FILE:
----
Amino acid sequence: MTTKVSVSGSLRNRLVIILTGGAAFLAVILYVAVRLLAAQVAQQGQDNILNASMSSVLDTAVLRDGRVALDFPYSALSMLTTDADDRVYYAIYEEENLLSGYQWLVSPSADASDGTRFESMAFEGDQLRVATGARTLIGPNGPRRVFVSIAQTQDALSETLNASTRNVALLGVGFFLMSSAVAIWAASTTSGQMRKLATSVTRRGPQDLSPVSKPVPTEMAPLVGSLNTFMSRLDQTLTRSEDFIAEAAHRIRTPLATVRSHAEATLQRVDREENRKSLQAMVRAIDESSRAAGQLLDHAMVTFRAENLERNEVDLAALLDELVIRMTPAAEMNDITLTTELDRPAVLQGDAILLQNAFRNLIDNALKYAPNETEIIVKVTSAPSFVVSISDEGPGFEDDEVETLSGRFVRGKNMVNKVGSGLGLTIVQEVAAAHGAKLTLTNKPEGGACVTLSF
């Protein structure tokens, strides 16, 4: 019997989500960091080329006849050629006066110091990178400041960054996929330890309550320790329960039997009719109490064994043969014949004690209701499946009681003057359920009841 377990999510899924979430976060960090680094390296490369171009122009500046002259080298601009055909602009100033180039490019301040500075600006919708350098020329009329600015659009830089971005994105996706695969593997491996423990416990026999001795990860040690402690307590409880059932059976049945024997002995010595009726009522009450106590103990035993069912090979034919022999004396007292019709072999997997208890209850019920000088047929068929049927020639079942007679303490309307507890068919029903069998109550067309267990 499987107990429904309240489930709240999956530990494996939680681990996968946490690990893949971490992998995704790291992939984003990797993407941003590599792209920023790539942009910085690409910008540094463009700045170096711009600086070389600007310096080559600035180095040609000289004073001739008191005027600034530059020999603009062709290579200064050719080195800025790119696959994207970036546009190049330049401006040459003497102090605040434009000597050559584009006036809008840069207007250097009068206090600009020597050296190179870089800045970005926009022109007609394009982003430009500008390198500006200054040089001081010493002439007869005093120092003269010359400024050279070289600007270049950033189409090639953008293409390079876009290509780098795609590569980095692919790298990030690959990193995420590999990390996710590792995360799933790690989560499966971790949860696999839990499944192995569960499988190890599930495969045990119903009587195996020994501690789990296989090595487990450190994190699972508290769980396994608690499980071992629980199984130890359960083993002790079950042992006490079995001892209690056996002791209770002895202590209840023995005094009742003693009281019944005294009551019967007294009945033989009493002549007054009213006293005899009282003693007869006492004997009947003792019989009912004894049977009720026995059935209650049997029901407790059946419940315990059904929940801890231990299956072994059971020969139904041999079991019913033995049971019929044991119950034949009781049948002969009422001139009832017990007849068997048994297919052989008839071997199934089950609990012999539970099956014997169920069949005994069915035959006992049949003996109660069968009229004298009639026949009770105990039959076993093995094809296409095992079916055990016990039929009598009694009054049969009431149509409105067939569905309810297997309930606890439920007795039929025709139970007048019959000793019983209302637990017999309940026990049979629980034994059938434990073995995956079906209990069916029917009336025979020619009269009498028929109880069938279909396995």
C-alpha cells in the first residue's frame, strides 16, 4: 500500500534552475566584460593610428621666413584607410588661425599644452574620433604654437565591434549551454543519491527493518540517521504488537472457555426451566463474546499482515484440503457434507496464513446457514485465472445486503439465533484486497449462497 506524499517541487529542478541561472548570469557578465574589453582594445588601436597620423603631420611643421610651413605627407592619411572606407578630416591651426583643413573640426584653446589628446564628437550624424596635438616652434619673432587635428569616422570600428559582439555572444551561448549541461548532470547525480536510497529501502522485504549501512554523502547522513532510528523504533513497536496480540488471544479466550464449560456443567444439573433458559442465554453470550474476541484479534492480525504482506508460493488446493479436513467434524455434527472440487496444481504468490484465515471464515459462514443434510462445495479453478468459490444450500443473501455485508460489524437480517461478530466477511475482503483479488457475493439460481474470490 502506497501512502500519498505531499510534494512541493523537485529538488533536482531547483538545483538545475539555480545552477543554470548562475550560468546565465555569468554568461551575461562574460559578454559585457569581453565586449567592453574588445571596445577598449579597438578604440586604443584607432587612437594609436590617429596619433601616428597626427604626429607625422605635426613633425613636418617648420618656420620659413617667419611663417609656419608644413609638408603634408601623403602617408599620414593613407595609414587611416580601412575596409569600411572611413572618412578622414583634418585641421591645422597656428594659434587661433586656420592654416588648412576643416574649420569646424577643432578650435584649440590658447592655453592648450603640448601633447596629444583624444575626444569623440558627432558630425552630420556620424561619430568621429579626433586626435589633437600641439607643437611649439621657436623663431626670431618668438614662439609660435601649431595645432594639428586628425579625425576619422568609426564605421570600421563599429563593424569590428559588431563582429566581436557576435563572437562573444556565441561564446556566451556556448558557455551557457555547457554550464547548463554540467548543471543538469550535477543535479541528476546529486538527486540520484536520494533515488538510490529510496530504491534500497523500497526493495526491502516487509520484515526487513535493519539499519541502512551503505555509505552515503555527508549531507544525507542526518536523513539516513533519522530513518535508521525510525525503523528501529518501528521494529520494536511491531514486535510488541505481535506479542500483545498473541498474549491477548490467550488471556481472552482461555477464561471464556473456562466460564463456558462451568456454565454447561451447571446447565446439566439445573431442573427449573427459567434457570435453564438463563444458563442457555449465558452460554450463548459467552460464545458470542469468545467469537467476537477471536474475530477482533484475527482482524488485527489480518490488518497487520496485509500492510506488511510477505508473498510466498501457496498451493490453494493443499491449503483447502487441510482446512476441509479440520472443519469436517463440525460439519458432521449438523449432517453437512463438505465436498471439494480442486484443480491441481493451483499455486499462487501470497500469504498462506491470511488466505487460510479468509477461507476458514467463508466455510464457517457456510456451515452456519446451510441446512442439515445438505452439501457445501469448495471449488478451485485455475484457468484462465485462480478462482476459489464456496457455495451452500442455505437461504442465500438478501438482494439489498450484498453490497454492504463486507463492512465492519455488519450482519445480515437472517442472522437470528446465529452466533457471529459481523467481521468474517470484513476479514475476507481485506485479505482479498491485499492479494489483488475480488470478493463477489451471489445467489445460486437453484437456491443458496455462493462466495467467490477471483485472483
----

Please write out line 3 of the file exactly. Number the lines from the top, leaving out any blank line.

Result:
C-alpha cells in the first residue's frame, strides 16, 4: 500500500534552475566584460593610428621666413584607410588661425599644452574620433604654437565591434549551454543519491527493518540517521504488537472457555426451566463474546499482515484440503457434507496464513446457514485465472445486503439465533484486497449462497 506524499517541487529542478541561472548570469557578465574589453582594445588601436597620423603631420611643421610651413605627407592619411572606407578630416591651426583643413573640426584653446589628446564628437550624424596635438616652434619673432587635428569616422570600428559582439555572444551561448549541461548532470547525480536510497529501502522485504549501512554523502547522513532510528523504533513497536496480540488471544479466550464449560456443567444439573433458559442465554453470550474476541484479534492480525504482506508460493488446493479436513467434524455434527472440487496444481504468490484465515471464515459462514443434510462445495479453478468459490444450500443473501455485508460489524437480517461478530466477511475482503483479488457475493439460481474470490 502506497501512502500519498505531499510534494512541493523537485529538488533536482531547483538545483538545475539555480545552477543554470548562475550560468546565465555569468554568461551575461562574460559578454559585457569581453565586449567592453574588445571596445577598449579597438578604440586604443584607432587612437594609436590617429596619433601616428597626427604626429607625422605635426613633425613636418617648420618656420620659413617667419611663417609656419608644413609638408603634408601623403602617408599620414593613407595609414587611416580601412575596409569600411572611413572618412578622414583634418585641421591645422597656428594659434587661433586656420592654416588648412576643416574649420569646424577643432578650435584649440590658447592655453592648450603640448601633447596629444583624444575626444569623440558627432558630425552630420556620424561619430568621429579626433586626435589633437600641439607643437611649439621657436623663431626670431618668438614662439609660435601649431595645432594639428586628425579625425576619422568609426564605421570600421563599429563593424569590428559588431563582429566581436557576435563572437562573444556565441561564446556566451556556448558557455551557457555547457554550464547548463554540467548543471543538469550535477543535479541528476546529486538527486540520484536520494533515488538510490529510496530504491534500497523500497526493495526491502516487509520484515526487513535493519539499519541502512551503505555509505552515503555527508549531507544525507542526518536523513539516513533519522530513518535508521525510525525503523528501529518501528521494529520494536511491531514486535510488541505481535506479542500483545498473541498474549491477548490467550488471556481472552482461555477464561471464556473456562466460564463456558462451568456454565454447561451447571446447565446439566439445573431442573427449573427459567434457570435453564438463563444458563442457555449465558452460554450463548459467552460464545458470542469468545467469537467476537477471536474475530477482533484475527482482524488485527489480518490488518497487520496485509500492510506488511510477505508473498510466498501457496498451493490453494493443499491449503483447502487441510482446512476441509479440520472443519469436517463440525460439519458432521449438523449432517453437512463438505465436498471439494480442486484443480491441481493451483499455486499462487501470497500469504498462506491470511488466505487460510479468509477461507476458514467463508466455510464457517457456510456451515452456519446451510441446512442439515445438505452439501457445501469448495471449488478451485485455475484457468484462465485462480478462482476459489464456496457455495451452500442455505437461504442465500438478501438482494439489498450484498453490497454492504463486507463492512465492519455488519450482519445480515437472517442472522437470528446465529452466533457471529459481523467481521468474517470484513476479514475476507481485506485479505482479498491485499492479494489483488475480488470478493463477489451471489445467489445460486437453484437456491443458496455462493462466495467467490477471483485472483